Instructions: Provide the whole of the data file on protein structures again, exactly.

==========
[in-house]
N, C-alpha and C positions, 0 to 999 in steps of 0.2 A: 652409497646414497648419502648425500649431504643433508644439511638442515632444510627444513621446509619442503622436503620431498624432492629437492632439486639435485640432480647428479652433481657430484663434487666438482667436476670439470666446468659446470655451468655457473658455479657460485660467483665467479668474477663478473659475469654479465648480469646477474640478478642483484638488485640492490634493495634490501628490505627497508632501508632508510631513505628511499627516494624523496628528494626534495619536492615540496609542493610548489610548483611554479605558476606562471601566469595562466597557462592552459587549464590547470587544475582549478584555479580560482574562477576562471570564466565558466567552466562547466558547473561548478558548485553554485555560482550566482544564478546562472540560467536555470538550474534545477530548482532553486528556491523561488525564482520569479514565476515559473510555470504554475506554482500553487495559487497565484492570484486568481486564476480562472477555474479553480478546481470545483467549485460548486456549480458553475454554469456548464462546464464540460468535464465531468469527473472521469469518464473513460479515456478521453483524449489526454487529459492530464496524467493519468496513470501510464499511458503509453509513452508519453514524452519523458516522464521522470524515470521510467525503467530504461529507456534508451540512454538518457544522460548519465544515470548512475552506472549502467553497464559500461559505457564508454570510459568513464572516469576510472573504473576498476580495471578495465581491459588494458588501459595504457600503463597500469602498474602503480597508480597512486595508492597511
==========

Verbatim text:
[in-house]
N, C-alpha and C positions, 0 to 999 in steps of 0.2 A: 652409497646414497648419502648425500649431504643433508644439511638442515632444510627444513621446509619442503622436503620431498624432492629437492632439486639435485640432480647428479652433481657430484663434487666438482667436476670439470666446468659446470655451468655457473658455479657460485660467483665467479668474477663478473659475469654479465648480469646477474640478478642483484638488485640492490634493495634490501628490505627497508632501508632508510631513505628511499627516494624523496628528494626534495619536492615540496609542493610548489610548483611554479605558476606562471601566469595562466597557462592552459587549464590547470587544475582549478584555479580560482574562477576562471570564466565558466567552466562547466558547473561548478558548485553554485555560482550566482544564478546562472540560467536555470538550474534545477530548482532553486528556491523561488525564482520569479514565476515559473510555470504554475506554482500553487495559487497565484492570484486568481486564476480562472477555474479553480478546481470545483467549485460548486456549480458553475454554469456548464462546464464540460468535464465531468469527473472521469469518464473513460479515456478521453483524449489526454487529459492530464496524467493519468496513470501510464499511458503509453509513452508519453514524452519523458516522464521522470524515470521510467525503467530504461529507456534508451540512454538518457544522460548519465544515470548512475552506472549502467553497464559500461559505457564508454570510459568513464572516469576510472573504473576498476580495471578495465581491459588494458588501459595504457600503463597500469602498474602503480597508480597512486595508492597511